Dear Dr. Don,
My parents want to give me money to help me buy a house. They each would like to give me around $30,000. Does that amount fall in the gift tax? If so, how can I avoid having my parents or myself pay the gift tax and still get the full amount for a down payment?
— Lee Lump-Sum
There is an annual gift tax exclusion. Gifts up to the annual exclusion limit are not subject to the gift tax. If the gift tax falls under the annual exclusion, the donor of the gift should not have to file a gift tax return. Here’s what IRS Publication 950, “Introduction to Estate and Gift Taxes,” says about a gift tax return:
Gift tax returns are filed annually.
However, you generally do not need to file a gift tax return unless you give someone, other than your spouse, money or property worth more than the annual exclusion for that year, or a gift not subject to the annual exclusion.
The annual exclusion for the 2009 tax year is $13,000. Married couples can split gifts. But if they do, they will have to file Form 709 — United States Gift (and Generation-Skipping Transfer) Tax Return — even if half of the split gift is under the annual exclusion amount. Again, from Publication 950:
If you or your spouse makes a gift to a third party, the gift can be considered as made one-half by you and one-half by your spouse. This is known as gift splitting. Both of you must consent (agree) to split the gift. If you do, you each can take the annual exclusion for your part of the gift.
In 2008, gift splitting allows married couples to give up to $24,000 to a person without making a taxable gift. If you split a gift you made, you must file a gift tax return to show that you and your spouse agree to use gift splitting. You must file a Form 709 even if half of the split gift is less than the annual exclusion.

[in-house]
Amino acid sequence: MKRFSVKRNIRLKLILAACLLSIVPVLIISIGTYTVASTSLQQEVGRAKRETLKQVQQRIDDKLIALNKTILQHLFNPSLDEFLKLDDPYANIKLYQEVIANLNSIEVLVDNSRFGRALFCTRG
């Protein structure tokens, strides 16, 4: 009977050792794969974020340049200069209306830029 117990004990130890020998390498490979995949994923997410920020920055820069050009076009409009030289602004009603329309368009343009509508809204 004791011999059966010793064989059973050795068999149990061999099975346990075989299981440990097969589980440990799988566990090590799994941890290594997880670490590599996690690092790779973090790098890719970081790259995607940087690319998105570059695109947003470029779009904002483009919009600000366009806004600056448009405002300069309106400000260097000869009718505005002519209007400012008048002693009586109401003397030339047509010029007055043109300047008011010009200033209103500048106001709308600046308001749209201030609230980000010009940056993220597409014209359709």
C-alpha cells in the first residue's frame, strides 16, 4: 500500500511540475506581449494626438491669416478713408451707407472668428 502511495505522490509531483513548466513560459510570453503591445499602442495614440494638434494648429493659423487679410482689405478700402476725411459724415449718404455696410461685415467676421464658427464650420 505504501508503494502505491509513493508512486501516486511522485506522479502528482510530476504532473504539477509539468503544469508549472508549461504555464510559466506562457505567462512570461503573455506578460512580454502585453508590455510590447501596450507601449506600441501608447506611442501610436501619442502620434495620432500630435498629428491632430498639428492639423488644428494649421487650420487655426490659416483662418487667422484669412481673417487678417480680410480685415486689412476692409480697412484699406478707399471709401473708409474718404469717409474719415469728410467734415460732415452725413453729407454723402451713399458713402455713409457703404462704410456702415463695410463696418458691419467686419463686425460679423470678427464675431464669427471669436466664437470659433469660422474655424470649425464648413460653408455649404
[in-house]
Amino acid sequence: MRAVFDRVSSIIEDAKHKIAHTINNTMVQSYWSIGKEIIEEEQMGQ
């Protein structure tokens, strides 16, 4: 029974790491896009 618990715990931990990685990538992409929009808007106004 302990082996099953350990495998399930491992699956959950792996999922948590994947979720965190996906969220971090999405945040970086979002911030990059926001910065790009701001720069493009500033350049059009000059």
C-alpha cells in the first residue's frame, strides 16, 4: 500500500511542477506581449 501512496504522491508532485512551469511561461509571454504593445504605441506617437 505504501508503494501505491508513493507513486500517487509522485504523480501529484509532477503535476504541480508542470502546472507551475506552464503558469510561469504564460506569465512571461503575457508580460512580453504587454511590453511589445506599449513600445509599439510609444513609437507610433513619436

Gift splitting in 2009 would allow up to a $26,000 combined gift under the annual exclusion.
A combined gift of $60,000 in a single tax year would exceed the annual exclusion limit. In general, the donors are responsible for any gift tax due. However, there is a unified credit for lifetime gifts made over and above the annual exclusion limits.
Your parents need to discuss their planned gifts with their accounting professional and possibly their estate planning attorney. The tax code as it applies to estate taxes is in a state of flux, and changes made to the code could impact their decisions about gifting. This column is not a substitute for professional accounting or legal advice.
On the mortgage front, it’s pretty common for parents to gift monies to their children to come up with a down payment. The mortgage lender will typically request documentation, known as a gift letter, for assurance that the money is a gift and not a loan. That’s because the debt service requirements on the loan of a down payment increase the risk to the mortgage lender.
Read more Dr. Don columns for additional personal finance advice.